Speaking of LGBT issues, in December, a group promoting such completely discredited ideas as "ex-gay therapy" put up a billboard in Virginia claiming that there were cases of identical twins, one of whom was straight and the other gay, demonstrating that homosexuality couldn't be genetic.  And they showed a photograph of two guys, who were such a pair of identical twins, as advertised.  The billboard turned out to be 100% correct except for two small details: the guys pictured were actually not identical twins, but two different shots of the same guy; and that particular guy is, in fact, gay.  Oh, and he had no idea that his photograph(s) were being used on an anti-gay billboard.  Proving, once again, that being a righteous über-Christian doesn't mean you necessarily have to follow the Ninth Commandment.

Which brings us to today, the last day of December, 2014.  New Year's Eve, the threshold of a whole new year.

[image courtesy of the Wikimedia Commons]

And I will end with a deep and heartfelt "Thank you" to my Loyal Readers, and my hope that you will be guided in the coming year by rationality and logic, but will also have ample opportunity for such completely illogical activities as love, fun, play, and general unbridled happiness.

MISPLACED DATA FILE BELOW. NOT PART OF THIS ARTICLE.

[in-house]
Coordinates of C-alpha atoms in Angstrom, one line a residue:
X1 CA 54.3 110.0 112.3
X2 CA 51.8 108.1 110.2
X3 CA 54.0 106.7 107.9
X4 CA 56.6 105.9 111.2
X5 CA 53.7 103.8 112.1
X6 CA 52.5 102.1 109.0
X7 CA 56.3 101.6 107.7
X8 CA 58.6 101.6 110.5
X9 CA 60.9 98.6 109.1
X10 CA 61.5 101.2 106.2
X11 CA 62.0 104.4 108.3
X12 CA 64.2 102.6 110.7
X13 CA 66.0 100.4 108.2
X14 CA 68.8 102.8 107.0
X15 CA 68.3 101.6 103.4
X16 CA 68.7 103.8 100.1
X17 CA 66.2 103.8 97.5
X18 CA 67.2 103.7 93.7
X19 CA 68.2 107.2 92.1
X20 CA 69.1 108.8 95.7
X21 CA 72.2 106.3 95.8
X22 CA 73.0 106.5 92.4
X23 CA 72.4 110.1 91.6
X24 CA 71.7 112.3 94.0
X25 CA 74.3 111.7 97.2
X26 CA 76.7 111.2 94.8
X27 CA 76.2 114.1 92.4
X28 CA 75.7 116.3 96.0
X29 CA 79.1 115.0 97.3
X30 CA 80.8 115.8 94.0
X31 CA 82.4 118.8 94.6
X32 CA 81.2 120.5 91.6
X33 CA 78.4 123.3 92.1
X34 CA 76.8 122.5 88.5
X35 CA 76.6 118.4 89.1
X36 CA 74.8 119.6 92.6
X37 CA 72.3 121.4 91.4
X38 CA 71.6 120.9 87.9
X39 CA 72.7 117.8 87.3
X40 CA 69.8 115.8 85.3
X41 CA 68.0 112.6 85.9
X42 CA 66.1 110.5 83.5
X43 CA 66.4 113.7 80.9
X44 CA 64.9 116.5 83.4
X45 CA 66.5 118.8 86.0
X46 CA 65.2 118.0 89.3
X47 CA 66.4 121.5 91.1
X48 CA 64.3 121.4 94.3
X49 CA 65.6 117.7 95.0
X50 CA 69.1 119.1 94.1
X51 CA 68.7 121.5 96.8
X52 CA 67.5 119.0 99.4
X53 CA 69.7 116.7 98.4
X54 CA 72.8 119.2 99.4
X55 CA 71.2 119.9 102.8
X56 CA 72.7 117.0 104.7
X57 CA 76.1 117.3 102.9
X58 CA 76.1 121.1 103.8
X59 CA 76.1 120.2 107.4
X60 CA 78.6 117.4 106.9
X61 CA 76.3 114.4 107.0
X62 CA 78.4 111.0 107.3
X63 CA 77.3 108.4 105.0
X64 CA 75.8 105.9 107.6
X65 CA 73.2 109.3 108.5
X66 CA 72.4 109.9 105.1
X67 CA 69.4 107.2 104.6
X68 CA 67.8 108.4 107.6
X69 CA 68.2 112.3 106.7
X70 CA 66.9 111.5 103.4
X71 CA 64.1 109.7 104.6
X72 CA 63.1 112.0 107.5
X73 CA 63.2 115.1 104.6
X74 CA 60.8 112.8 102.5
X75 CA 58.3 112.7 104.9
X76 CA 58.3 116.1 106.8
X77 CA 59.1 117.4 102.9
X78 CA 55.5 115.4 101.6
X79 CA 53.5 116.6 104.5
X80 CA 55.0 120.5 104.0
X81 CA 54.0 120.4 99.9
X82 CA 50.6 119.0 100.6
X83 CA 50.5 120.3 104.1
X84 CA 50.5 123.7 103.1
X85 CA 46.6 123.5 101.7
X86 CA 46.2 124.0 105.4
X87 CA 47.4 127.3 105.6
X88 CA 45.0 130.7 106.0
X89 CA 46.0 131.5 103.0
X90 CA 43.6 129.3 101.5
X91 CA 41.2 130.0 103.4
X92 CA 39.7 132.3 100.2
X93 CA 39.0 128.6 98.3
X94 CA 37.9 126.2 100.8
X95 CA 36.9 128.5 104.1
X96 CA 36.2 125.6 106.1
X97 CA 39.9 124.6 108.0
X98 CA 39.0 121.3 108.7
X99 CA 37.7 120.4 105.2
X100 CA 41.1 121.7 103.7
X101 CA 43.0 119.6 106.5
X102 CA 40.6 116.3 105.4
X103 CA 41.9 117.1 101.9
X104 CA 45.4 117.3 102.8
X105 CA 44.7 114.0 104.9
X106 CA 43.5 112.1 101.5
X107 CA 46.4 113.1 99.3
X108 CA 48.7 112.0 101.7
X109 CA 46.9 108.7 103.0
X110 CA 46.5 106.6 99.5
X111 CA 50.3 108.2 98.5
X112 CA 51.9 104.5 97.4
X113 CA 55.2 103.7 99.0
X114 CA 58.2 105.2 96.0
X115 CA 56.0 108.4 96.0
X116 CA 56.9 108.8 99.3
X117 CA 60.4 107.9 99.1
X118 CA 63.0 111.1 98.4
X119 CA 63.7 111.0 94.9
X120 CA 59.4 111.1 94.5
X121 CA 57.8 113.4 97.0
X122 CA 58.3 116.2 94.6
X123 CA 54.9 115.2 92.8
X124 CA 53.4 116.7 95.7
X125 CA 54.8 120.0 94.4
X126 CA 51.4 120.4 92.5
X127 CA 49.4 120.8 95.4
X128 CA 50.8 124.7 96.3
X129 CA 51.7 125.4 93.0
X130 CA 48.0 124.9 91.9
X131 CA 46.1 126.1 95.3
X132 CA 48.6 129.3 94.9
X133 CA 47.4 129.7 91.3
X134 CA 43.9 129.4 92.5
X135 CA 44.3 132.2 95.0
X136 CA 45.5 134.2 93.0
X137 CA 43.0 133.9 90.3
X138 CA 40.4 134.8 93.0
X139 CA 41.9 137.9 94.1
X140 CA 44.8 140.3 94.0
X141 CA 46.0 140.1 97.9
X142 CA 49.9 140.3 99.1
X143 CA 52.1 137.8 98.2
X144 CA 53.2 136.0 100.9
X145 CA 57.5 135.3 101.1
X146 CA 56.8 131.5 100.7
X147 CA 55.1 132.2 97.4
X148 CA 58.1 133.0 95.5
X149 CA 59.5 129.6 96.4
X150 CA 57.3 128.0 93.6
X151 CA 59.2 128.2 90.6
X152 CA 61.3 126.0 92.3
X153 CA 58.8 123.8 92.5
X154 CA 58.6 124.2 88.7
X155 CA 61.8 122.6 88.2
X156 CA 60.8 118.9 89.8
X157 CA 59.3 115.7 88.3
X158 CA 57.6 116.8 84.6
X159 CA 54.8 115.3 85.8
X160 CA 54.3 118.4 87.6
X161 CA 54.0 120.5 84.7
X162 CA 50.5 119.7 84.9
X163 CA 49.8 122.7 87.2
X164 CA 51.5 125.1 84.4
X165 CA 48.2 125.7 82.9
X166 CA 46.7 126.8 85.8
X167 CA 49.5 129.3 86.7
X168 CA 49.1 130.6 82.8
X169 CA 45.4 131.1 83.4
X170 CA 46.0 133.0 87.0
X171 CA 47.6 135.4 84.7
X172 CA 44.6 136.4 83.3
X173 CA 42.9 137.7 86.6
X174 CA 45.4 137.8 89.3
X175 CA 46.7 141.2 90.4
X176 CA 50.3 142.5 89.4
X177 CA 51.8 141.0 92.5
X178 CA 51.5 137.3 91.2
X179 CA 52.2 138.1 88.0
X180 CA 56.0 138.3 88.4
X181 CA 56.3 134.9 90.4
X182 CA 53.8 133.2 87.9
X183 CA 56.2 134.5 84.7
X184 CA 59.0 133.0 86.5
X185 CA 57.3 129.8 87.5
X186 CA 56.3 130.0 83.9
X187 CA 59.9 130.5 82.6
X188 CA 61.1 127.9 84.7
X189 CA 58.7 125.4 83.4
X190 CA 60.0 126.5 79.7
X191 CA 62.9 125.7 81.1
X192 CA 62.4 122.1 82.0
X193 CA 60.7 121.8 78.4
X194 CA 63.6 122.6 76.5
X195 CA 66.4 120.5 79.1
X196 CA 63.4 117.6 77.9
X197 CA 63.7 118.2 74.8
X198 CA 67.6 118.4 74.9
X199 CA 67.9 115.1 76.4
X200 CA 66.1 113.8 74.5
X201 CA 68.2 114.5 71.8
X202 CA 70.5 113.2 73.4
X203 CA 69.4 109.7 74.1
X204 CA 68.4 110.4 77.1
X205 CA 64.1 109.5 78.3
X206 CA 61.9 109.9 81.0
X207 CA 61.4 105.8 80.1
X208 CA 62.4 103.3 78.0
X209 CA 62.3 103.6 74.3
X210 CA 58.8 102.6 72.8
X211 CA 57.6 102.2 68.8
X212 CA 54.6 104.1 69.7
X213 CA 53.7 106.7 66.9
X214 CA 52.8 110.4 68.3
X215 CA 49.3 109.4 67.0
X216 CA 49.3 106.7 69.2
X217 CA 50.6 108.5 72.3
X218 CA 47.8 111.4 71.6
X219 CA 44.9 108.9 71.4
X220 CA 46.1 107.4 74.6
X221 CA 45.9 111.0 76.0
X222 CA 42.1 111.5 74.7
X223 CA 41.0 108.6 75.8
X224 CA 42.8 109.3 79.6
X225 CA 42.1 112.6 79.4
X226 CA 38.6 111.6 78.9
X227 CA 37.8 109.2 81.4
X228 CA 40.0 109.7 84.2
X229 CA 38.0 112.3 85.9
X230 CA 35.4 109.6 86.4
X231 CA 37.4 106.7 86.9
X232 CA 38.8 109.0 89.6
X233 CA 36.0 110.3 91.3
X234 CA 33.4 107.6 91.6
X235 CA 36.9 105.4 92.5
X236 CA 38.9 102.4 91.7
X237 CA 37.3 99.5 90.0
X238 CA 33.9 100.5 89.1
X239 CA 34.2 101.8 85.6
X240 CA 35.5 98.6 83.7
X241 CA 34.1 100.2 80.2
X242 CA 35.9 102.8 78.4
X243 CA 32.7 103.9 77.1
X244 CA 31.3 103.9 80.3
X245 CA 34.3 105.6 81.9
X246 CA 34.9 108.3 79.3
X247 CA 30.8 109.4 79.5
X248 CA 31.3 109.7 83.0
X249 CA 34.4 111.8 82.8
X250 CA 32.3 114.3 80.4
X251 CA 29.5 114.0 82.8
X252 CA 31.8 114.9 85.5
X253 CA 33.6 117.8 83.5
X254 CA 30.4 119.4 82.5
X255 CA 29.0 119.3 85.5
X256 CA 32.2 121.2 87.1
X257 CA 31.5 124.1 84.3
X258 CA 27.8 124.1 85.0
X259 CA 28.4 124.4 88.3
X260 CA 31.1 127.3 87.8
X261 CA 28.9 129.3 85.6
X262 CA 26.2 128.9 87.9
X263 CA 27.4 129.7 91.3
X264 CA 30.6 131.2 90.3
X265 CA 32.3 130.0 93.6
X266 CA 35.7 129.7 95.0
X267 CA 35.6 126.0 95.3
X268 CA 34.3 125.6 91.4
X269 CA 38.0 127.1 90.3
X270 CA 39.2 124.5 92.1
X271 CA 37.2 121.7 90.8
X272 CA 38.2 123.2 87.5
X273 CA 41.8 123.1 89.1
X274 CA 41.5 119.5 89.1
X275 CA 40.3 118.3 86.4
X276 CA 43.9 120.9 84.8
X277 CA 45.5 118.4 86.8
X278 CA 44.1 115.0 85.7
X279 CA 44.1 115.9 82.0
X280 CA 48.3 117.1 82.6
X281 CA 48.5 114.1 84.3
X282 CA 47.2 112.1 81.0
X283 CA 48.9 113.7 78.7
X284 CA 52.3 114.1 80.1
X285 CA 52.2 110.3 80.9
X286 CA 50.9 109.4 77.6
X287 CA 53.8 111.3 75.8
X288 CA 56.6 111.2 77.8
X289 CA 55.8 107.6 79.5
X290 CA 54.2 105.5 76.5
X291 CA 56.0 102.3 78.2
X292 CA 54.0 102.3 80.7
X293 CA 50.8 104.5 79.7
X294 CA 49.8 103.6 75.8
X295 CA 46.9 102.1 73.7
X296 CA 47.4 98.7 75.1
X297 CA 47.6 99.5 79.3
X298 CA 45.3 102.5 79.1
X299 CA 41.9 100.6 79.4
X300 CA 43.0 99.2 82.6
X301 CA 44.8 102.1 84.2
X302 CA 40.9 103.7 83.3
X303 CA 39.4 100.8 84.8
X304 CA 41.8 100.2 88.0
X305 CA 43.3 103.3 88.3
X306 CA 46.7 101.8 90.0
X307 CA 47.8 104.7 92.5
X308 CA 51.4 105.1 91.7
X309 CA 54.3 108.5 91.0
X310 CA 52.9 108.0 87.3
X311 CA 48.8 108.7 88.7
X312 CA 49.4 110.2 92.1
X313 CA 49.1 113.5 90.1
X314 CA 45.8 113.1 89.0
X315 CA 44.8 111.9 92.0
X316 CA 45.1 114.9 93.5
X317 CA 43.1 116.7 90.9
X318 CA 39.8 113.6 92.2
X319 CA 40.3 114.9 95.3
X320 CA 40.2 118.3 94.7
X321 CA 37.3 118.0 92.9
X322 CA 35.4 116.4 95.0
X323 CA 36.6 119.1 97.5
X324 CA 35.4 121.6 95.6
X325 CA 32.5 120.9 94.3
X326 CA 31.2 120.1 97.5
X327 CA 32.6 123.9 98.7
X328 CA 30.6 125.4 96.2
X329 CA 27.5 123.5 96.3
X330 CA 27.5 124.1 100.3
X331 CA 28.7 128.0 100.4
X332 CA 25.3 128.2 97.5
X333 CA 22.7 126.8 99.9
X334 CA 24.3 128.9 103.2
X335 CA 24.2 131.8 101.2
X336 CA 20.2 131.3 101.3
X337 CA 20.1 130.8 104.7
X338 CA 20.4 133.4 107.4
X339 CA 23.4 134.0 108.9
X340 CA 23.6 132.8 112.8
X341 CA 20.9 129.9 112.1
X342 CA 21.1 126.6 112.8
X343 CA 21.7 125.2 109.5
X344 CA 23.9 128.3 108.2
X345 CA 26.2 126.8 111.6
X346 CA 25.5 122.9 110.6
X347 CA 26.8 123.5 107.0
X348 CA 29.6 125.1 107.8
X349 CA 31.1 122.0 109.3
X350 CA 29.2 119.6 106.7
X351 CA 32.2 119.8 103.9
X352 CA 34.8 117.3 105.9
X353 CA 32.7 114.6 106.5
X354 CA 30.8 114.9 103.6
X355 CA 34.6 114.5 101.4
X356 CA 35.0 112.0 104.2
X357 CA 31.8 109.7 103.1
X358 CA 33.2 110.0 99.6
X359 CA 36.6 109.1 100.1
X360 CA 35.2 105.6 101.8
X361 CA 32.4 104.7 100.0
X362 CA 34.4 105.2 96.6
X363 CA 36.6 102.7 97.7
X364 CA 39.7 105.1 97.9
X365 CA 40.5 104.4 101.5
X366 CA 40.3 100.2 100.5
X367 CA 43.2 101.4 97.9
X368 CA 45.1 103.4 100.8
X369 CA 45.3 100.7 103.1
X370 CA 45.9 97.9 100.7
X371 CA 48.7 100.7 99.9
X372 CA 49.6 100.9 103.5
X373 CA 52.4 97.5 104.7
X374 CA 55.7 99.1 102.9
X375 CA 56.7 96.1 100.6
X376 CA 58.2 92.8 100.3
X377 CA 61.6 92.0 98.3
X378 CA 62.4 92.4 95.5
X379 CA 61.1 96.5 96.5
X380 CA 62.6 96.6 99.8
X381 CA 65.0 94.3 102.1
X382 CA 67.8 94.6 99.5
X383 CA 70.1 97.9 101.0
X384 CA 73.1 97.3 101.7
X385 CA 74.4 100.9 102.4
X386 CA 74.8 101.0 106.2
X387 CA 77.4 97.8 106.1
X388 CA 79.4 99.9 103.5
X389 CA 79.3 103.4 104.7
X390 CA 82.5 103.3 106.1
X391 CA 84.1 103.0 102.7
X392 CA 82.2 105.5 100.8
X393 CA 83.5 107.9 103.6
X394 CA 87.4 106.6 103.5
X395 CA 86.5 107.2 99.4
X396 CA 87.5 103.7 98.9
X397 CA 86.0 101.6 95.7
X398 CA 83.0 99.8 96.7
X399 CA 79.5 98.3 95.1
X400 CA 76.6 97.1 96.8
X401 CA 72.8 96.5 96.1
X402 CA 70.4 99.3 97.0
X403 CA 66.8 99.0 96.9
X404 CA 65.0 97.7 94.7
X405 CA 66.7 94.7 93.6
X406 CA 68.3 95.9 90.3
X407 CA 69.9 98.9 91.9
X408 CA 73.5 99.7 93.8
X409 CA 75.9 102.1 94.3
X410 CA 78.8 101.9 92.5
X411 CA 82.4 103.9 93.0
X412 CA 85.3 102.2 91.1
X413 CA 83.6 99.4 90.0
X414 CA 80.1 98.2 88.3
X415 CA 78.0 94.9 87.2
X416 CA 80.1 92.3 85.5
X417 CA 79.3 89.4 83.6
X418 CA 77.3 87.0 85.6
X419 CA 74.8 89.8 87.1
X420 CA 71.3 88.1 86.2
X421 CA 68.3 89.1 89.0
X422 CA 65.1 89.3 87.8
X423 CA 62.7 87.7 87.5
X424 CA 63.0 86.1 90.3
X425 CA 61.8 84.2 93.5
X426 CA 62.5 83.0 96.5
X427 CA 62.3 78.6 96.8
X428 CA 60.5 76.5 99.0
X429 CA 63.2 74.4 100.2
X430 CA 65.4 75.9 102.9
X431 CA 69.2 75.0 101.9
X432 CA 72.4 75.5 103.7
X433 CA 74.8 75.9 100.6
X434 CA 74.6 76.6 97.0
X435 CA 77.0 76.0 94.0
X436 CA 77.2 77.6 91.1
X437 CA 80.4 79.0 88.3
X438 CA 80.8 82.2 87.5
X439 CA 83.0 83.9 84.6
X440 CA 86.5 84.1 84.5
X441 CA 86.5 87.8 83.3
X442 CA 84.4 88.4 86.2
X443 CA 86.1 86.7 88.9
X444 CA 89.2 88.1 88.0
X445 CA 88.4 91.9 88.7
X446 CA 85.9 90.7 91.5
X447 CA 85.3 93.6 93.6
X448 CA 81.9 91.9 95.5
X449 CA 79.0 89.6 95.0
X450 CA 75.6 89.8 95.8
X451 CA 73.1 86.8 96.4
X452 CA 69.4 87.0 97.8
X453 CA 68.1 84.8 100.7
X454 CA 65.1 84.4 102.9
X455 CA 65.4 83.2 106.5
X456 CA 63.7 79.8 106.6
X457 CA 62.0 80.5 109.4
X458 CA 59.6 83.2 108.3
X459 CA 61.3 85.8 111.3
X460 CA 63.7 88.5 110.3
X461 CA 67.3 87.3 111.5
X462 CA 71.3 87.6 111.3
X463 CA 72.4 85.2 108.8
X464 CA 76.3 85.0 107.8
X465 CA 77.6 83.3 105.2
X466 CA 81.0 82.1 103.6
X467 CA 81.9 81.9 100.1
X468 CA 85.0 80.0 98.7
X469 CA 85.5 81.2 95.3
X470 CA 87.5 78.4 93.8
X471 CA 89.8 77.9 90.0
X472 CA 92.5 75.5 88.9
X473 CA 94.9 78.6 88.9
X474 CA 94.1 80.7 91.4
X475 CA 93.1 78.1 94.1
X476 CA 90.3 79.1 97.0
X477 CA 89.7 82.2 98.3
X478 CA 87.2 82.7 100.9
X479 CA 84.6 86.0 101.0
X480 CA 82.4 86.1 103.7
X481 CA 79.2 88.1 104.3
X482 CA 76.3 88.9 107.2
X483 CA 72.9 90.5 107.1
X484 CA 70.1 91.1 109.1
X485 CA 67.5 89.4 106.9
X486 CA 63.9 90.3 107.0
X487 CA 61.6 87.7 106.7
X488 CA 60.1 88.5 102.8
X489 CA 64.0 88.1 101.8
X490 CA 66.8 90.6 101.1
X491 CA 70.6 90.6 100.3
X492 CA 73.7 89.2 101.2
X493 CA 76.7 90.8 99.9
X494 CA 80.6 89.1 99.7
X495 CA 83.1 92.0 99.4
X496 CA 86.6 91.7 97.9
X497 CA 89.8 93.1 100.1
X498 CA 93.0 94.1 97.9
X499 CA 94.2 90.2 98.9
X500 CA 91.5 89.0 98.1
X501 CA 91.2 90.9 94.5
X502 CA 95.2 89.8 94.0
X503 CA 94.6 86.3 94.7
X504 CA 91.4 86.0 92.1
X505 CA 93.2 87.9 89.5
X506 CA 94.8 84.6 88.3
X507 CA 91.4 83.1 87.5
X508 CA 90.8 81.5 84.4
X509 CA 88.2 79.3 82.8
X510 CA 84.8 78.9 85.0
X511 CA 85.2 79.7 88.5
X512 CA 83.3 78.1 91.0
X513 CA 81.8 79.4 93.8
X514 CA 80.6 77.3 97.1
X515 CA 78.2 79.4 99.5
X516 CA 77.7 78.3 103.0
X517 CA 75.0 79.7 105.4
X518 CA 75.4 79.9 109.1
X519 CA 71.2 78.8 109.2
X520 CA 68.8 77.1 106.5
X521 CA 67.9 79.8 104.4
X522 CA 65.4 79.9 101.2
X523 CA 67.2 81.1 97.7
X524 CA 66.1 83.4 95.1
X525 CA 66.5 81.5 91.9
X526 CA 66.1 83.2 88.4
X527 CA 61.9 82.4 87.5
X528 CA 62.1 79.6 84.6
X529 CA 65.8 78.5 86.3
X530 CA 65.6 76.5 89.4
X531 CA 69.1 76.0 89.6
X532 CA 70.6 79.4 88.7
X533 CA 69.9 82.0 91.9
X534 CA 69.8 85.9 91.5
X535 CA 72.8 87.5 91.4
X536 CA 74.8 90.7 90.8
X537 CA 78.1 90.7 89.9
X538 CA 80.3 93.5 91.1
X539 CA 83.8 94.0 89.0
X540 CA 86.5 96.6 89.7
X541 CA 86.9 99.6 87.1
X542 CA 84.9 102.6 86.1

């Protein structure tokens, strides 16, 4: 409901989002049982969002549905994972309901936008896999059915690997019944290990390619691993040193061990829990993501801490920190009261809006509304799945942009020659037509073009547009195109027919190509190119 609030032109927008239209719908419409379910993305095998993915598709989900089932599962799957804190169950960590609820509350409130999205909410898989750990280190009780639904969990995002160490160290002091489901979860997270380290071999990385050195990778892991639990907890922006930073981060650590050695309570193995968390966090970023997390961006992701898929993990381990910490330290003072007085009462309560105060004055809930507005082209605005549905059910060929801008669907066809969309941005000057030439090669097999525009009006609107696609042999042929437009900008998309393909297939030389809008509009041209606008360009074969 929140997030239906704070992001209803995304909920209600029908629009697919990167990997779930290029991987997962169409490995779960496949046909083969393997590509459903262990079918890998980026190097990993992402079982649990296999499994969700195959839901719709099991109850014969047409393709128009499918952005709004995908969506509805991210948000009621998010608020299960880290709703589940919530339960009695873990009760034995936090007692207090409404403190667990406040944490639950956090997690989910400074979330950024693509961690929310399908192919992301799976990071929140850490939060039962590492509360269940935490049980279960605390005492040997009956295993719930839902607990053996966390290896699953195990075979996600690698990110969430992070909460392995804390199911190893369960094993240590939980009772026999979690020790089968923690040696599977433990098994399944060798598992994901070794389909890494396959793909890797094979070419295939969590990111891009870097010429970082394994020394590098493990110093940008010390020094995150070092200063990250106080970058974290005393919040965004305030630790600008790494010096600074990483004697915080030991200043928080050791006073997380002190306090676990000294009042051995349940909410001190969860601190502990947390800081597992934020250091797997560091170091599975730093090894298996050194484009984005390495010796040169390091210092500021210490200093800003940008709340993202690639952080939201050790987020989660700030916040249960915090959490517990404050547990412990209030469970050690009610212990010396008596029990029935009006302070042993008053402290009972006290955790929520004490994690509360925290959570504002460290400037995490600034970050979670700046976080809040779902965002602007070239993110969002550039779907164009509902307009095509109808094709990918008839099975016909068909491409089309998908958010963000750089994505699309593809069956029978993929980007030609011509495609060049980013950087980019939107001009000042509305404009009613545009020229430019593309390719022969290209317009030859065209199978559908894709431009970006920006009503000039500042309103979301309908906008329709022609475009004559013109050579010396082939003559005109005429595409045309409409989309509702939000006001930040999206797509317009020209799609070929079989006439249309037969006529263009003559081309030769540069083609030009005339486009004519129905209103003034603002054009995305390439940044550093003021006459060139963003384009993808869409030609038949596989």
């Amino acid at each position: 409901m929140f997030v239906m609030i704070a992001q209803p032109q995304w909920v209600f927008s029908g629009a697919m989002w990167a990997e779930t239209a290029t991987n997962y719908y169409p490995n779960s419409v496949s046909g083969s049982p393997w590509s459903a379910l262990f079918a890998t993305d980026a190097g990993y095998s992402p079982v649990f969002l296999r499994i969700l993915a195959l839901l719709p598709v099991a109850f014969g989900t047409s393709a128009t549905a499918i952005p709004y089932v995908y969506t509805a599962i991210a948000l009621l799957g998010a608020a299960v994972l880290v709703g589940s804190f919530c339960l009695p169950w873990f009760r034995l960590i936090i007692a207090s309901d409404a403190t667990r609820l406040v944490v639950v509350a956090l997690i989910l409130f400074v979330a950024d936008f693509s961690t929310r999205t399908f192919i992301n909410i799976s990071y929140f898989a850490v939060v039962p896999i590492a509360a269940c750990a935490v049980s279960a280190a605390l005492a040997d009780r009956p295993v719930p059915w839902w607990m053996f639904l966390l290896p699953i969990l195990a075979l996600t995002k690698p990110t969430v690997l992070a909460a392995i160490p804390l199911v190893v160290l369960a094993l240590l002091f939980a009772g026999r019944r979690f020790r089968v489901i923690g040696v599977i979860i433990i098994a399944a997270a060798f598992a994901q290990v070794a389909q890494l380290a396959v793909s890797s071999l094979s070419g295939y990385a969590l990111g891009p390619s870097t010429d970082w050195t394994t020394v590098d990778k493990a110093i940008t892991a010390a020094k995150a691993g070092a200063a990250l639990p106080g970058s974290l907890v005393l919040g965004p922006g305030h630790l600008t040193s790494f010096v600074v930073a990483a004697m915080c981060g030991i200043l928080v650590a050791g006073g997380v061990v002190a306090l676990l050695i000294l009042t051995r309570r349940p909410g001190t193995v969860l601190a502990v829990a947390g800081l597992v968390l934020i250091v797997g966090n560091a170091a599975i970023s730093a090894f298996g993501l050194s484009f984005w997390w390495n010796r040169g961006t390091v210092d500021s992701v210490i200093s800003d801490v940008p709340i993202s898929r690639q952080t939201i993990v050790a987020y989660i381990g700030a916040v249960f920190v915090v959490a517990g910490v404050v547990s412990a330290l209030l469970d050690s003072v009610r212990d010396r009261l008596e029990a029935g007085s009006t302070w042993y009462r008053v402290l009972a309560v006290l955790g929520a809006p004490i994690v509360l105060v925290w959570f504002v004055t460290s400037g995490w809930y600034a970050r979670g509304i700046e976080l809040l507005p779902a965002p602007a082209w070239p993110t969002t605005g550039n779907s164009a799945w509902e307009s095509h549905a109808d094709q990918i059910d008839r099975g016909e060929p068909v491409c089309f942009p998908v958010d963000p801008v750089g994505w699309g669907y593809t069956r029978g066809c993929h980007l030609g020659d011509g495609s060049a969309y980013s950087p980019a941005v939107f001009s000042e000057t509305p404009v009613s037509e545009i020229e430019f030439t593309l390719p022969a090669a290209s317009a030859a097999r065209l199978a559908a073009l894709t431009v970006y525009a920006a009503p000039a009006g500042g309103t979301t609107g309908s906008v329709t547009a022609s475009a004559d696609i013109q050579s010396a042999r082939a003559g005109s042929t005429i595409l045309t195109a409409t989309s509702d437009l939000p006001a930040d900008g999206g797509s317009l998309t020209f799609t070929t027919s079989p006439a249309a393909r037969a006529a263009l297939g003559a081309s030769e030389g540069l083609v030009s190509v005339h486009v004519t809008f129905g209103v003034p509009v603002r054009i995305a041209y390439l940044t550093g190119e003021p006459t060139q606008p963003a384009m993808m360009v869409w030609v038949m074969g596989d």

May 2015 be a good year for us all.

Tuesday, December 30, 2014

Dream weavers

Hard-nosed science types like myself are often criticized by the paranormal enthusiasts for setting too high a bar for what we'll accept as evidence.  The supernatural world, they say, doesn't come when called, is highly sensitive to the mental states of people who are nearby, and isn't necessarily going to be detectable to scientific measurement devices.  Also, since a lot of the skeptics come into the discussion with a bias toward disbelief, they'll be likely to discount any hard evidence that does arise as a hoax or misinterpretation of natural phenomena.

Which, as I've mentioned before, is mighty convenient.  It seems to boil down to, "It exists, and you have to believe because I know it exists."  And I'm sorry, this simply isn't good enough.  If there are real paranormal phenomena out there, they should be accessible to the scientific method.  Such claims should stand or fall on the basis of evidence, just like any other proposed model of how things work.